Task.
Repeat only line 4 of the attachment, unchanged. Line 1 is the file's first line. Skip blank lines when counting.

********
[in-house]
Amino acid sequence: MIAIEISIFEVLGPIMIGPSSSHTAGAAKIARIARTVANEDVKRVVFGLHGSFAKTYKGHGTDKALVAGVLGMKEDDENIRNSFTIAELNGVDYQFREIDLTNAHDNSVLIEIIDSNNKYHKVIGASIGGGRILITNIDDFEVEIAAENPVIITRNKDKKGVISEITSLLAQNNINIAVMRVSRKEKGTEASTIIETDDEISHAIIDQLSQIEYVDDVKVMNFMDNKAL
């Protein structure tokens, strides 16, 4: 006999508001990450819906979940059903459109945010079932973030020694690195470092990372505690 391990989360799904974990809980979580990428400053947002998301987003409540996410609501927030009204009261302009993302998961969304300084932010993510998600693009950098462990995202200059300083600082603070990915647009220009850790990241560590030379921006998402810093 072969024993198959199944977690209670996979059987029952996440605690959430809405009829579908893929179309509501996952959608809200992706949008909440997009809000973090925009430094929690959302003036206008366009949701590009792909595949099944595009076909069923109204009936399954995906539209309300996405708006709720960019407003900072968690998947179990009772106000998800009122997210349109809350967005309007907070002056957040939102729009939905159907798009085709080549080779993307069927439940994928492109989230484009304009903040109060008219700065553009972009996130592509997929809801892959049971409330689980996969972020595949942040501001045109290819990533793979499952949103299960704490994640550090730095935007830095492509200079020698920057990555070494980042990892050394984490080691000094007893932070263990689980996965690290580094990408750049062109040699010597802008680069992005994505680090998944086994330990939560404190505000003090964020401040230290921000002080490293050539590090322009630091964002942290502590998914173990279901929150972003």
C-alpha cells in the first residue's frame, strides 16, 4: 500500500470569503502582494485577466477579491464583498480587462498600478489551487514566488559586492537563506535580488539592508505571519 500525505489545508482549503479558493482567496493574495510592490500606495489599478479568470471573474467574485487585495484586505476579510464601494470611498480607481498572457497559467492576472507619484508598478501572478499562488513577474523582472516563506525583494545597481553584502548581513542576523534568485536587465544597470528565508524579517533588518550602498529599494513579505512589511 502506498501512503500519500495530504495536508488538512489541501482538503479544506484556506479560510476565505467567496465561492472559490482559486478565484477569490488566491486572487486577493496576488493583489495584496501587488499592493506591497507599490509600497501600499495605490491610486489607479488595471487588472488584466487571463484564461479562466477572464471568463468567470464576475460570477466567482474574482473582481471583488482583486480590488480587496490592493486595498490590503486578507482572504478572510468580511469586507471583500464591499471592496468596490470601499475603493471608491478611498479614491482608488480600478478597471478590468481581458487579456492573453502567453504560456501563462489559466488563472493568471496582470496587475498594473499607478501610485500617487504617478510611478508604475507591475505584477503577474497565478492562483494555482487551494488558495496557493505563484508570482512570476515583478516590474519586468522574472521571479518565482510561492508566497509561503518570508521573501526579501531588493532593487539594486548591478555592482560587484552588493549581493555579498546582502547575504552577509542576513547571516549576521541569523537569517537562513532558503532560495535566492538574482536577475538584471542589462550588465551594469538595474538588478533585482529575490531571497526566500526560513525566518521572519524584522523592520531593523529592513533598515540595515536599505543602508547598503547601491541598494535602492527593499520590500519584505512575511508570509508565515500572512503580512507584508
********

C-alpha cells in the first residue's frame, strides 16, 4: 500500500470569503502582494485577466477579491464583498480587462498600478489551487514566488559586492537563506535580488539592508505571519 500525505489545508482549503479558493482567496493574495510592490500606495489599478479568470471573474467574485487585495484586505476579510464601494470611498480607481498572457497559467492576472507619484508598478501572478499562488513577474523582472516563506525583494545597481553584502548581513542576523534568485536587465544597470528565508524579517533588518550602498529599494513579505512589511 502506498501512503500519500495530504495536508488538512489541501482538503479544506484556506479560510476565505467567496465561492472559490482559486478565484477569490488566491486572487486577493496576488493583489495584496501587488499592493506591497507599490509600497501600499495605490491610486489607479488595471487588472488584466487571463484564461479562466477572464471568463468567470464576475460570477466567482474574482473582481471583488482583486480590488480587496490592493486595498490590503486578507482572504478572510468580511469586507471583500464591499471592496468596490470601499475603493471608491478611498479614491482608488480600478478597471478590468481581458487579456492573453502567453504560456501563462489559466488563472493568471496582470496587475498594473499607478501610485500617487504617478510611478508604475507591475505584477503577474497565478492562483494555482487551494488558495496557493505563484508570482512570476515583478516590474519586468522574472521571479518565482510561492508566497509561503518570508521573501526579501531588493532593487539594486548591478555592482560587484552588493549581493555579498546582502547575504552577509542576513547571516549576521541569523537569517537562513532558503532560495535566492538574482536577475538584471542589462550588465551594469538595474538588478533585482529575490531571497526566500526560513525566518521572519524584522523592520531593523529592513533598515540595515536599505543602508547598503547601491541598494535602492527593499520590500519584505512575511508570509508565515500572512503580512507584508